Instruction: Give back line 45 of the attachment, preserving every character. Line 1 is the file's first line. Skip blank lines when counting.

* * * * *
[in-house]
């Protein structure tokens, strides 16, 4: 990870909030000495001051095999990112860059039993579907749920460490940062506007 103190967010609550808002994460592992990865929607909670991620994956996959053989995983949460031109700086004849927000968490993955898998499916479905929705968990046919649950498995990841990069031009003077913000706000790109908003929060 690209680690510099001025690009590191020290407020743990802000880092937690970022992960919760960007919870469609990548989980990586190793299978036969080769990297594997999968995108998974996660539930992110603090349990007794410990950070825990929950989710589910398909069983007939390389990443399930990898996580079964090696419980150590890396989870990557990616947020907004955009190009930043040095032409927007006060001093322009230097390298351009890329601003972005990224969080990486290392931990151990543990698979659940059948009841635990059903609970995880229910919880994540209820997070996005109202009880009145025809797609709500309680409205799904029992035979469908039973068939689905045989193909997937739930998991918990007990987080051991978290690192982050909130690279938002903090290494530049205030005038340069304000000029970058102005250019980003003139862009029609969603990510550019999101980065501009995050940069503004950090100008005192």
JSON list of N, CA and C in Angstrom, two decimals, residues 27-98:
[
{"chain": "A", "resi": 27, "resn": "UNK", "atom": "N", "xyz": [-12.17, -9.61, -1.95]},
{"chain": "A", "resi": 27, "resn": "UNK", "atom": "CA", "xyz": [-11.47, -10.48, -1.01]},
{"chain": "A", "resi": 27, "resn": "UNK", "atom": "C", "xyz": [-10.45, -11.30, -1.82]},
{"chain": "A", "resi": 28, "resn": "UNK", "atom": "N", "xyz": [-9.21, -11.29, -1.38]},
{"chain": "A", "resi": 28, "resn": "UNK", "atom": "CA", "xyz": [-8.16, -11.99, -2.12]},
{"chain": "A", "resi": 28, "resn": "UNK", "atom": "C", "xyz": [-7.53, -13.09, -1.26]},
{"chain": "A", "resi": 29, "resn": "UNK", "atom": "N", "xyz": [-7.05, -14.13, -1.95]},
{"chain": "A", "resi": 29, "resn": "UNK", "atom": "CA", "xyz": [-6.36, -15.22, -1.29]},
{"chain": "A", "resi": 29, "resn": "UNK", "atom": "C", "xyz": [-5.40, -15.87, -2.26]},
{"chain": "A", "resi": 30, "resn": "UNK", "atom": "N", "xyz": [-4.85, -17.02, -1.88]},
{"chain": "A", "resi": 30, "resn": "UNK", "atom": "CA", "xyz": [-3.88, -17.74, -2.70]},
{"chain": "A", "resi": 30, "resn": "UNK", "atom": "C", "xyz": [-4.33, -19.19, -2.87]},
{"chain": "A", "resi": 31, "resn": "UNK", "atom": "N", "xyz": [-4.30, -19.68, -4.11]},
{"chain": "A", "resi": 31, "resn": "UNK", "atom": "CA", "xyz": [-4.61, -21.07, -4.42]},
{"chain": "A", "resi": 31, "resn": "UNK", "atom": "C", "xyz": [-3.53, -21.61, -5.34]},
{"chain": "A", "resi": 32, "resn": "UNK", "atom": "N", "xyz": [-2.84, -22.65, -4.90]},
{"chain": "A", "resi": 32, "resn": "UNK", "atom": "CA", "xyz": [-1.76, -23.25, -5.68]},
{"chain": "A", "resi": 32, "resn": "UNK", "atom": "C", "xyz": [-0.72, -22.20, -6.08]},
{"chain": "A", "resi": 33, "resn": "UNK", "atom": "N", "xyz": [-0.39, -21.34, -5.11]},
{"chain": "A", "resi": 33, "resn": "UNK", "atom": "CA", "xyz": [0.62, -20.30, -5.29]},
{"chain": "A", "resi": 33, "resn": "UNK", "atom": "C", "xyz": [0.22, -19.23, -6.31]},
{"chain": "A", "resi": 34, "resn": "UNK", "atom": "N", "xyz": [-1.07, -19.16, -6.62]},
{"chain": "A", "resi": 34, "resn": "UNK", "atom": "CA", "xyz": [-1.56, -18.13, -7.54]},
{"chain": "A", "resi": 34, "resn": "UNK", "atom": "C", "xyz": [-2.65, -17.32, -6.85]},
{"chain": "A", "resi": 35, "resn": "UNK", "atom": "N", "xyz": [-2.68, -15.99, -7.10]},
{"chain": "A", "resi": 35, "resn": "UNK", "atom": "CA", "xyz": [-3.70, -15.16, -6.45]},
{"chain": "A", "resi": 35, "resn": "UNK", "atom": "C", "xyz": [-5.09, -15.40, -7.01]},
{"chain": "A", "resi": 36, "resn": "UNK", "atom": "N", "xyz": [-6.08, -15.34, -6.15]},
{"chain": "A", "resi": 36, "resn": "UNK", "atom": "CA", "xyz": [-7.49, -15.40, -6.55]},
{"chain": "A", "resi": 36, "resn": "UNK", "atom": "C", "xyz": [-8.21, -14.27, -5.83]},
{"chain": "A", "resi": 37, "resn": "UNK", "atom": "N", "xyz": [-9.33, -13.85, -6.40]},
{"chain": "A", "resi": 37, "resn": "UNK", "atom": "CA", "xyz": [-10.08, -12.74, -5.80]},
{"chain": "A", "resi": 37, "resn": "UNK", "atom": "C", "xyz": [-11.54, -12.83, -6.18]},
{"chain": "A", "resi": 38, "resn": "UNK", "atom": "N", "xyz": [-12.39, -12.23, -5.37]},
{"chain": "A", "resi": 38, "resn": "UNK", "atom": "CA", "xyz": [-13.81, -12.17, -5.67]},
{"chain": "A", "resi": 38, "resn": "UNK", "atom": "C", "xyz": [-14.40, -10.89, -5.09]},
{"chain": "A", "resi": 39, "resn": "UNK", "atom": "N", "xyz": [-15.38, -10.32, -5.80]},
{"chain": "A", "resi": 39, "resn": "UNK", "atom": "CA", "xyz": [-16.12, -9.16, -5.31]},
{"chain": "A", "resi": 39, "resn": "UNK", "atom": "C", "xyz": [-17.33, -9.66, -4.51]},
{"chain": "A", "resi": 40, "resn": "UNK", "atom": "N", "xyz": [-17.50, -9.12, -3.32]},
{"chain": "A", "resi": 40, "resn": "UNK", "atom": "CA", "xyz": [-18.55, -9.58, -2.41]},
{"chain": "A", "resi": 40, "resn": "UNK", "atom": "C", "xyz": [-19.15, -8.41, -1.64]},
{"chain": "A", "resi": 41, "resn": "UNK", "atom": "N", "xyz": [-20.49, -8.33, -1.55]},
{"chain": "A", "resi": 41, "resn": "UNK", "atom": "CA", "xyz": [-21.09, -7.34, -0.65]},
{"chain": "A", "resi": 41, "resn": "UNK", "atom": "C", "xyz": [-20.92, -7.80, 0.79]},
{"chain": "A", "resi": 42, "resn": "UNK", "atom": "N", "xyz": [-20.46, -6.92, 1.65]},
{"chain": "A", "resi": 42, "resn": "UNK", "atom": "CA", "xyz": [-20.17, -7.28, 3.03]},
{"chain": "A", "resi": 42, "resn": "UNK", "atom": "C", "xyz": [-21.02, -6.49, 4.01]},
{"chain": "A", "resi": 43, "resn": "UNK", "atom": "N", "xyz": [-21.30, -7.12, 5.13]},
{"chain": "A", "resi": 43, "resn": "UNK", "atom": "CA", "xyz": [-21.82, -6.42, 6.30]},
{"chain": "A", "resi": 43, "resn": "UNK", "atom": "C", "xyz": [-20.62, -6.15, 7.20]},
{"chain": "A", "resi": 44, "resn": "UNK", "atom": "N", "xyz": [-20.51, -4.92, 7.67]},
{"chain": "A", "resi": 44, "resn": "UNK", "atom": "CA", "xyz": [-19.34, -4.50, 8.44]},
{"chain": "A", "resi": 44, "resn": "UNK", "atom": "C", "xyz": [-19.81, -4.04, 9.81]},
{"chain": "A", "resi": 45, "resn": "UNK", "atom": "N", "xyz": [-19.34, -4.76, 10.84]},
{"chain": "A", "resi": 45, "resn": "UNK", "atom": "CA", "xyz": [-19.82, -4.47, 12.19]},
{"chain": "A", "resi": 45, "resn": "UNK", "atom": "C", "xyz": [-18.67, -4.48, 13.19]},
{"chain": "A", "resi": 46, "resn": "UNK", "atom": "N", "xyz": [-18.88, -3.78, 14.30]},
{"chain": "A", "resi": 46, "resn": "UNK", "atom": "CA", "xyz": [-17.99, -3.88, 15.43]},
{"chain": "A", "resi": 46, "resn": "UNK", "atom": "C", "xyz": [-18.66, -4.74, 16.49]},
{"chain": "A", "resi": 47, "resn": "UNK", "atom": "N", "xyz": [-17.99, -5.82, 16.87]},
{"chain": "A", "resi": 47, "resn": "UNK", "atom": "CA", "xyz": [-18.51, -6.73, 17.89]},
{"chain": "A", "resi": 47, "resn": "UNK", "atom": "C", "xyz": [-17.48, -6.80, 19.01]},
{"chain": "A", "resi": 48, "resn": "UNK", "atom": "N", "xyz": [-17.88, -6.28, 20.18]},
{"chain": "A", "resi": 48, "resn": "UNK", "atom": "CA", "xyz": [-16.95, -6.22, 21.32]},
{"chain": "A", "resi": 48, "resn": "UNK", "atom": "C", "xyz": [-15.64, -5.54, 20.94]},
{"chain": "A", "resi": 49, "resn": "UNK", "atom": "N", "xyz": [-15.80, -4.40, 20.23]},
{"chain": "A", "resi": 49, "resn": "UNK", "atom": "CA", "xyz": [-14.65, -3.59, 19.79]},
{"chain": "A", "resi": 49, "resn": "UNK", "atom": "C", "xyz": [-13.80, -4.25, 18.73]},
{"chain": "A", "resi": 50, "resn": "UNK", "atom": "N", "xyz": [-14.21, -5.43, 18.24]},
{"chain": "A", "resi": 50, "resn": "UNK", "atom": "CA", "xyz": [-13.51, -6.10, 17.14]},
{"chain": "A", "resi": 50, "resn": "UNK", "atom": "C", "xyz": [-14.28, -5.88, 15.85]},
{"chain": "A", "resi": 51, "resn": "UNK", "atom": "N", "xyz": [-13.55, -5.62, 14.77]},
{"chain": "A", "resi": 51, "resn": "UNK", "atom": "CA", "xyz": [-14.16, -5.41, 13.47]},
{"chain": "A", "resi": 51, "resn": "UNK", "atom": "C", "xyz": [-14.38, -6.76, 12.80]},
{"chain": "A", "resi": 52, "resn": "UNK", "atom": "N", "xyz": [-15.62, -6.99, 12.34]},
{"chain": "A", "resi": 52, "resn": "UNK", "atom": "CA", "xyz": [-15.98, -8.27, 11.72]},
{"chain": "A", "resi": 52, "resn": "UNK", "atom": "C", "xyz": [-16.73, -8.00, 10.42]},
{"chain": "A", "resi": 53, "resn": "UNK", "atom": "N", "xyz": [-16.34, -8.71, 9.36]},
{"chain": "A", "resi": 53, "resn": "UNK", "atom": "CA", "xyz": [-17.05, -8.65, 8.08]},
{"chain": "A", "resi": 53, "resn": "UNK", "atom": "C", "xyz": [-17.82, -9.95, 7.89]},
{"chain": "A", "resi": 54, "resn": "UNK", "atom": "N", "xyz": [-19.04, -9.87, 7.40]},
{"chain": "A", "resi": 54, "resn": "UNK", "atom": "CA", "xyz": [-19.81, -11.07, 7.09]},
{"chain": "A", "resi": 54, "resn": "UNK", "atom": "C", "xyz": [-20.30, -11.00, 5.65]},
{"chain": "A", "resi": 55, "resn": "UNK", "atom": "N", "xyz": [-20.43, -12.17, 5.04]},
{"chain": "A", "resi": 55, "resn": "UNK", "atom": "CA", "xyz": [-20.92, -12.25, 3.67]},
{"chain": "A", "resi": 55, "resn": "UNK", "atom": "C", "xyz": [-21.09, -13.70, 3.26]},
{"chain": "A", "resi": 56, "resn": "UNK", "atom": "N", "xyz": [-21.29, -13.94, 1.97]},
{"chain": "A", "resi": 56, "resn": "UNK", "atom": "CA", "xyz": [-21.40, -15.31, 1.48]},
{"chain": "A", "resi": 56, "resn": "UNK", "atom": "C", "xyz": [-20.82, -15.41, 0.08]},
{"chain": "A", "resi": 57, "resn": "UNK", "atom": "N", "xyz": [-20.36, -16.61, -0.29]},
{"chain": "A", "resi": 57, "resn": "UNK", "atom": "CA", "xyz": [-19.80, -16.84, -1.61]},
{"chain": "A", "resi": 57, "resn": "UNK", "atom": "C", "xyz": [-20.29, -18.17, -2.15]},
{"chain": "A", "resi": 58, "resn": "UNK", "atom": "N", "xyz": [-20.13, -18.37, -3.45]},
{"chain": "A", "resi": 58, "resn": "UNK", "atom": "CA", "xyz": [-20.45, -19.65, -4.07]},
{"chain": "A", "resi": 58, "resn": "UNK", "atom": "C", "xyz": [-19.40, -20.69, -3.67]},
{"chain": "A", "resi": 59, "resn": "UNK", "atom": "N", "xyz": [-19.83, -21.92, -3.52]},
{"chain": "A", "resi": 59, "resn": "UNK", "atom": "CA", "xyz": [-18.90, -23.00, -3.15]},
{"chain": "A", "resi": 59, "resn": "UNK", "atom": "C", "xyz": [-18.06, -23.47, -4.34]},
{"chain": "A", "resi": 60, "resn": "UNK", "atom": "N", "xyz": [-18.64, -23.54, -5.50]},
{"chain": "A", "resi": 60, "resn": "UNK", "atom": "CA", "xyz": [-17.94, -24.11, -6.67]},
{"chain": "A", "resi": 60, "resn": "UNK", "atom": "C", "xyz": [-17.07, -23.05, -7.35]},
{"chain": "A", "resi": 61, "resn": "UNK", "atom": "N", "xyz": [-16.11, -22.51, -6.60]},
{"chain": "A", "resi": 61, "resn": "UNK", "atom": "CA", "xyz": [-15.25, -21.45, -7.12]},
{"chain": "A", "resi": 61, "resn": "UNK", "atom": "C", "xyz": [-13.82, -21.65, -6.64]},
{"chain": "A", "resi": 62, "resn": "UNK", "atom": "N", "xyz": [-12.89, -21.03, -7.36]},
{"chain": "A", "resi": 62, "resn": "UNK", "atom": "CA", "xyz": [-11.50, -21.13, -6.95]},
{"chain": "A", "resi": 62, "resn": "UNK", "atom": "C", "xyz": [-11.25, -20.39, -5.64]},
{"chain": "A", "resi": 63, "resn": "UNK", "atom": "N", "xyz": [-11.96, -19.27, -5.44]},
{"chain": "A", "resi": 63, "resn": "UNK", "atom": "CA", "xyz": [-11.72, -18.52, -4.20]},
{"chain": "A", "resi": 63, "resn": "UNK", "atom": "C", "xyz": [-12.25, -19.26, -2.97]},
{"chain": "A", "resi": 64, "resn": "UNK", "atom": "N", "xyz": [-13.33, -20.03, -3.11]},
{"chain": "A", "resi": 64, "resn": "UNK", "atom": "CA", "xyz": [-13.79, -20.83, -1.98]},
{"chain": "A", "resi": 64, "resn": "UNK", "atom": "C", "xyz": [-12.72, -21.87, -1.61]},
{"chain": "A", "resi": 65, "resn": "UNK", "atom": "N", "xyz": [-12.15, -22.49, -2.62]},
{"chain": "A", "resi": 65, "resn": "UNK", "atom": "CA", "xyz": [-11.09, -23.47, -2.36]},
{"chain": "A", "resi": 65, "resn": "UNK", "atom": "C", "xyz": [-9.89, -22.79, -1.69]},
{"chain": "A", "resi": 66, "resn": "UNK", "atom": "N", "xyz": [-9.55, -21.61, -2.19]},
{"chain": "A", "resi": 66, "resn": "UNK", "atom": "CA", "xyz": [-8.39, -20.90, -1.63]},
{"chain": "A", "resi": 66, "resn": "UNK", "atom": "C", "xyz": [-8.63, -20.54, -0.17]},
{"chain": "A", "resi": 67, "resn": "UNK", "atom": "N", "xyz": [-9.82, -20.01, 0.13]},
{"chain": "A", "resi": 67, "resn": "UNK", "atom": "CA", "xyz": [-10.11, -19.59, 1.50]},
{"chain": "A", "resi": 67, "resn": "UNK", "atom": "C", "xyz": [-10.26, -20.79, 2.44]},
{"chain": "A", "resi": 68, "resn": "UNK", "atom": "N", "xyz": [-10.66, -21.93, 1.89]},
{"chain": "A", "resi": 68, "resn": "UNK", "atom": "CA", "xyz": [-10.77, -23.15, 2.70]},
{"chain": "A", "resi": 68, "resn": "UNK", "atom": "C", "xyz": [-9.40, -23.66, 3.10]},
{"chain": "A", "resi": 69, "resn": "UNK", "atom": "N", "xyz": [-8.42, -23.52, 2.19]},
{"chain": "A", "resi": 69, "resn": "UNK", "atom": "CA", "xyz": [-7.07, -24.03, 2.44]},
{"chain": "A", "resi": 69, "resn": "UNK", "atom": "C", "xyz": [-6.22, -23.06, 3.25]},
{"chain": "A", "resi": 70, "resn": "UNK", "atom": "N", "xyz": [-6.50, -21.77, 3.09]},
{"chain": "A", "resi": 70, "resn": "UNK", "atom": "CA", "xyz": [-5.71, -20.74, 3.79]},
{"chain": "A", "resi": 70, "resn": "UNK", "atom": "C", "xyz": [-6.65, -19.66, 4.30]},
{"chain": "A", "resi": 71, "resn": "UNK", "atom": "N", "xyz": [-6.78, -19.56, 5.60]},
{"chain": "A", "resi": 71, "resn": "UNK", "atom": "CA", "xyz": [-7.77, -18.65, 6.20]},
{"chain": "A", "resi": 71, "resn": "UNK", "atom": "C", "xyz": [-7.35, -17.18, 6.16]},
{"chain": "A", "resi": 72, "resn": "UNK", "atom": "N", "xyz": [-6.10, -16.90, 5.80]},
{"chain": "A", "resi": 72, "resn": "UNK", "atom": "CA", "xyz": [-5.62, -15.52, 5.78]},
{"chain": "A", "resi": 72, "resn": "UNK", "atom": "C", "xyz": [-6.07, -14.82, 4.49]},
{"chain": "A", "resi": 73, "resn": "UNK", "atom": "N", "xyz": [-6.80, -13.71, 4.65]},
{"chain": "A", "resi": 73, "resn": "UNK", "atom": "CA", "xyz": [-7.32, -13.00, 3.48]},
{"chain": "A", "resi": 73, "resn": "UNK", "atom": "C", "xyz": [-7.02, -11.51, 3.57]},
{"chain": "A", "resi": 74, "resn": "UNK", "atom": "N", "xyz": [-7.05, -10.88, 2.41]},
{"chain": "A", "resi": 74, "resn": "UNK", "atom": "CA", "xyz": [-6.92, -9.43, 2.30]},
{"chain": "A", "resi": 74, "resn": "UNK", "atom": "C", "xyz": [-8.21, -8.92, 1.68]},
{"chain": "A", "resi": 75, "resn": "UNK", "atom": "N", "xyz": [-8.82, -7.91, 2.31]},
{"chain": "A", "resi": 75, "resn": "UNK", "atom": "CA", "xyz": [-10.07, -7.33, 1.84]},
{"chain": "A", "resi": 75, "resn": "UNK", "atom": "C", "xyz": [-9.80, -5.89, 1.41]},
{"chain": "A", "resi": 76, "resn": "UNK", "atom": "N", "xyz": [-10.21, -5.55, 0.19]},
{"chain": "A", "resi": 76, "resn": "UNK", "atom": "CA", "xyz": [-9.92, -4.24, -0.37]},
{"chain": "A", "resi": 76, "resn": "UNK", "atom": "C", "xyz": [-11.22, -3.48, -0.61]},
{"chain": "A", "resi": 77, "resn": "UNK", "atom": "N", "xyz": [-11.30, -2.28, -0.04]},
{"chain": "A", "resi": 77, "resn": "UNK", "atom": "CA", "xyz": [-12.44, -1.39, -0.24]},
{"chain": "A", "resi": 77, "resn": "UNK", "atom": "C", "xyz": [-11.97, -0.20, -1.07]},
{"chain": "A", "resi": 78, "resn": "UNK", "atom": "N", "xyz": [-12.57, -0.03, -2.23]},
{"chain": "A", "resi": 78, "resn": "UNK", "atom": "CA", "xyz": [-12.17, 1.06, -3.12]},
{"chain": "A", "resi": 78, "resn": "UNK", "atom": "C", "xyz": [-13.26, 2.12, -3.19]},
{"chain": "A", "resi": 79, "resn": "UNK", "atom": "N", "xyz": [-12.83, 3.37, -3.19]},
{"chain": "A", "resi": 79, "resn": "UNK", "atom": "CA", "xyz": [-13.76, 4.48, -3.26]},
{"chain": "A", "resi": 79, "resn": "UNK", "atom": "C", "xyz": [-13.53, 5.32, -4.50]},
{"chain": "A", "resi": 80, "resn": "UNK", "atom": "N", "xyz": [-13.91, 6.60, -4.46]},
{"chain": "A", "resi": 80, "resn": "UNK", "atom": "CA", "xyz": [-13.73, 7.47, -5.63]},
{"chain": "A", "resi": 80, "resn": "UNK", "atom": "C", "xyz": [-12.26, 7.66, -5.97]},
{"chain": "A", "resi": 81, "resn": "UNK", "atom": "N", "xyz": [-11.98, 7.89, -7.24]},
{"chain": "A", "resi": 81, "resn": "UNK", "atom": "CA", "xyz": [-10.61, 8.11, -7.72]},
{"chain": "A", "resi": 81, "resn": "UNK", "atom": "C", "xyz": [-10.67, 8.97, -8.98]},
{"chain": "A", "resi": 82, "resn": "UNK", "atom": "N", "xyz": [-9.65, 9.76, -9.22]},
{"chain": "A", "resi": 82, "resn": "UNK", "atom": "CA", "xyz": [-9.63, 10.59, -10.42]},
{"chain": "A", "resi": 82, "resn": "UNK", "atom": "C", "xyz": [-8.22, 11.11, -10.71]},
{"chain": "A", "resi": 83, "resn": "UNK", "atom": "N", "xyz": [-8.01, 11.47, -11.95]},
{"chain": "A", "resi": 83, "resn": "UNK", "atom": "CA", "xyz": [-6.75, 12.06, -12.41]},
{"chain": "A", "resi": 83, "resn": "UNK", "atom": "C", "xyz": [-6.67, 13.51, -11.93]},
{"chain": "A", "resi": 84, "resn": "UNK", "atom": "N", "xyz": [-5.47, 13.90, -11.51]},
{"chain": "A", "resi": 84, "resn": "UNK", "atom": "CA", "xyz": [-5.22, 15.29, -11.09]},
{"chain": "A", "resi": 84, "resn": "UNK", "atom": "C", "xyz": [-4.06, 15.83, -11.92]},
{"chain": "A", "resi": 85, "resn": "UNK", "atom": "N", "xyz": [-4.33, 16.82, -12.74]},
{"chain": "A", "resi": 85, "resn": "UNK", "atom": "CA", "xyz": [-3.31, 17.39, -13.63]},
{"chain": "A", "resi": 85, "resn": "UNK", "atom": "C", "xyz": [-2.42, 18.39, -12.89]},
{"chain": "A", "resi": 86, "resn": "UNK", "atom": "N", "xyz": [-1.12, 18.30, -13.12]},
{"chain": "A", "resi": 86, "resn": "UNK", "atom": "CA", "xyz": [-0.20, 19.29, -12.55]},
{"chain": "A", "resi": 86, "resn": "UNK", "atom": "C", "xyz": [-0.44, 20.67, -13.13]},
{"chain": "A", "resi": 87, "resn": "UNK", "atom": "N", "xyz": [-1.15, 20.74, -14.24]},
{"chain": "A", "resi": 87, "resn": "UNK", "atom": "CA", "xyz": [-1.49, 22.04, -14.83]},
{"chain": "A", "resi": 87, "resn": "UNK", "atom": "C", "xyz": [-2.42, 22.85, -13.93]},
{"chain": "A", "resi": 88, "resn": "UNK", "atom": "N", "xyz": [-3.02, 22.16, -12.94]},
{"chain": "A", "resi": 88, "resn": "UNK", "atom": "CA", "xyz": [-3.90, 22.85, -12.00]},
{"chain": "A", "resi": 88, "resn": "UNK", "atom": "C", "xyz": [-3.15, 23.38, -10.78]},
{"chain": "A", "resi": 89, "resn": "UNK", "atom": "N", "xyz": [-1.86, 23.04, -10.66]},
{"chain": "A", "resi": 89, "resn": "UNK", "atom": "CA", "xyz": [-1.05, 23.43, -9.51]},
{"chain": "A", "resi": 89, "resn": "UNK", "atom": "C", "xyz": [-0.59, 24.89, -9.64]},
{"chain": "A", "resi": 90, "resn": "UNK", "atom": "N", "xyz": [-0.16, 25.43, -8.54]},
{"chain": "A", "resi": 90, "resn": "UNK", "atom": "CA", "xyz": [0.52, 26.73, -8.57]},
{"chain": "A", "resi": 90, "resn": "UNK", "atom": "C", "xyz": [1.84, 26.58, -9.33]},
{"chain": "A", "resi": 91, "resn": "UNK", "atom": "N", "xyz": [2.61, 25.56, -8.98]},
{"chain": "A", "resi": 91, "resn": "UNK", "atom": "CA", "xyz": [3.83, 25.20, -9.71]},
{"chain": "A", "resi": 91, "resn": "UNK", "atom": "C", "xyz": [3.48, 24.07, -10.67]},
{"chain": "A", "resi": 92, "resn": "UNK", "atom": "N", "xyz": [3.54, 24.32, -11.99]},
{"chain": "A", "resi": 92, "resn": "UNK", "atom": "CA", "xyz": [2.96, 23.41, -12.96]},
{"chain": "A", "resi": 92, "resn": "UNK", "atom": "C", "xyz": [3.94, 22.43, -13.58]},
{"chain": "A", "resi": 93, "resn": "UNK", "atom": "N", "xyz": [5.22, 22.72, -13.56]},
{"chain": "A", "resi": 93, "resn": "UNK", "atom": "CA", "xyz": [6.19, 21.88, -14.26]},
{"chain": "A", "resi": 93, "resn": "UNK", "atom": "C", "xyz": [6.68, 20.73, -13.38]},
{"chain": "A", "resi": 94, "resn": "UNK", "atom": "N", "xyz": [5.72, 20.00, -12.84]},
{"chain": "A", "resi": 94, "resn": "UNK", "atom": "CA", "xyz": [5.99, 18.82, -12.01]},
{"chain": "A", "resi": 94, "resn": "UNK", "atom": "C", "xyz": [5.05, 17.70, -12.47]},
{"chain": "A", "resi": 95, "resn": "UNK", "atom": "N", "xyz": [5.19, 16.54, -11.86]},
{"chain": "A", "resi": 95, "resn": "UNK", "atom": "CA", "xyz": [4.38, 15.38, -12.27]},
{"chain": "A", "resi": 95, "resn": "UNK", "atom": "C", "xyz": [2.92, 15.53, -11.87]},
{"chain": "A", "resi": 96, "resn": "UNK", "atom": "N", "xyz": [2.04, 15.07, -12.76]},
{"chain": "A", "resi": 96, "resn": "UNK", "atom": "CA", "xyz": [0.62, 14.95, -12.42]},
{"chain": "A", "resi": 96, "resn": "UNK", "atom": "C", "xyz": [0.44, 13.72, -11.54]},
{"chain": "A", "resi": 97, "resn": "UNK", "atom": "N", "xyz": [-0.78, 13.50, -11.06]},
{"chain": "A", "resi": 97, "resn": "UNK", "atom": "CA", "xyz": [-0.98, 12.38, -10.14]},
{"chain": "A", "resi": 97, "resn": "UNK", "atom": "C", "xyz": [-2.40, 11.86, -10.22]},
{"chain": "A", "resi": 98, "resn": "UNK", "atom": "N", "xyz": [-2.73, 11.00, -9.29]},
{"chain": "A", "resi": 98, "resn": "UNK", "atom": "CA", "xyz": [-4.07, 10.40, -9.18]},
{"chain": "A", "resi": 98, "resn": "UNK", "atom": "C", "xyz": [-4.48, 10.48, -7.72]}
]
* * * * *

{"chain": "A", "resi": 40, "resn": "UNK", "atom": "CA", "xyz": [-18.55, -9.58, -2.41]},